Each year, millions of muslims from around the world, gather together to undertake the holy journey, “Hajj”. Hajj is also the fifth pillar of Islam, and apart from it’s religious significance, it has played an integral role in cultural and commercial exchange.#DidYouKnow : MughalEmperor Humayun's first wife, Bega Begum was fondly called "Hajji Begum" after she became the first woman from the Empire to undertake the journey all by herself! #TheseMughalWomen Click To Tweet
WHAT IS IT?
One of the oldest existing examples of an illustrated
Lonely Planet guidebook to the holy cities of Mecca and Medina, the Futuh Al-Haramayn is a fascinating manuscript. It was written by Muhi al-Din Lari and is dedicated to the Gujarat ruler Mahmud Shah III. The manuscript dates back to 1548.
A CLOSER LOOK
Written in Persian, the manuscript instructs pilgrims on the rituals of Hajj, and provides details about the monuments / places of interest in the holy cities of Mecca and Medina that they can visit.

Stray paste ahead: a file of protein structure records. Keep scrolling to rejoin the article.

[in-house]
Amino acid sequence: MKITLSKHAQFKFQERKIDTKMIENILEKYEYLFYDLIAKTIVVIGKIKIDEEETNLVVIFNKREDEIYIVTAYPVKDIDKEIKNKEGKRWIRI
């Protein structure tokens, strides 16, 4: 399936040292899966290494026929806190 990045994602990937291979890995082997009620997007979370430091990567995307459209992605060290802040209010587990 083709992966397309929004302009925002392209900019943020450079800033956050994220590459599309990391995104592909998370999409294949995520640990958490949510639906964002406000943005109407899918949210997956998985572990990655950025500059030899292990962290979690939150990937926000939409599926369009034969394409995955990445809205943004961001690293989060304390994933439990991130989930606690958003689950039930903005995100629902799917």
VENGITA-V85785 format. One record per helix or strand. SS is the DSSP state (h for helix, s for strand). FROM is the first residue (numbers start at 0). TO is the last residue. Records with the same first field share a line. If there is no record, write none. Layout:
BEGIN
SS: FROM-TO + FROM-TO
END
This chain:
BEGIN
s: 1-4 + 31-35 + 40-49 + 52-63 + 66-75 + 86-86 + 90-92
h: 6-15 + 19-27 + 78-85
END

This leaf could also indicate the details of ‘Tawaf’ (the first ritual of Hajj). Tawaf, meaning circumambulation requires pilgrims to walk anti-clockwise around the Ka’aba (the black cube structure) seven times.
Another leaf illustrates the plains of the Mount Arafat (Mount of Mercy), which must be visited on the 2nd day of Hajj:
Other sites and illustrations include the Jannat al-Mu’alla – the cemetry where (once upon a time) the tombs of Prophet Muhammad’s mother, wife, grandfather and ancestors were located.
Part of the collection at CSMVS Mumbai is the Anis-al-Hajjaj (The Pilgrim’s Companion), another travelogue written Safi ibn Vali – & belongs to the same genre.
Vai’s journey to Hajj was sponsored by the Mughal princess Zeb-un-nissa (daughter of Aurangzeb), who was a patron of many literary works of the time.
Many existing versions of the Futuh Al-Haramayn, and the Anis Al-Hajjaj in museums around the world, indicate that such illustrated guides were common and quite popular.
In case you’re wondering about the Rituals of Hajj, take a look at this interesting graphic we found:
The final days of Hajj coincide with the ‘festival of sacrifice’ called Eid al-Adha.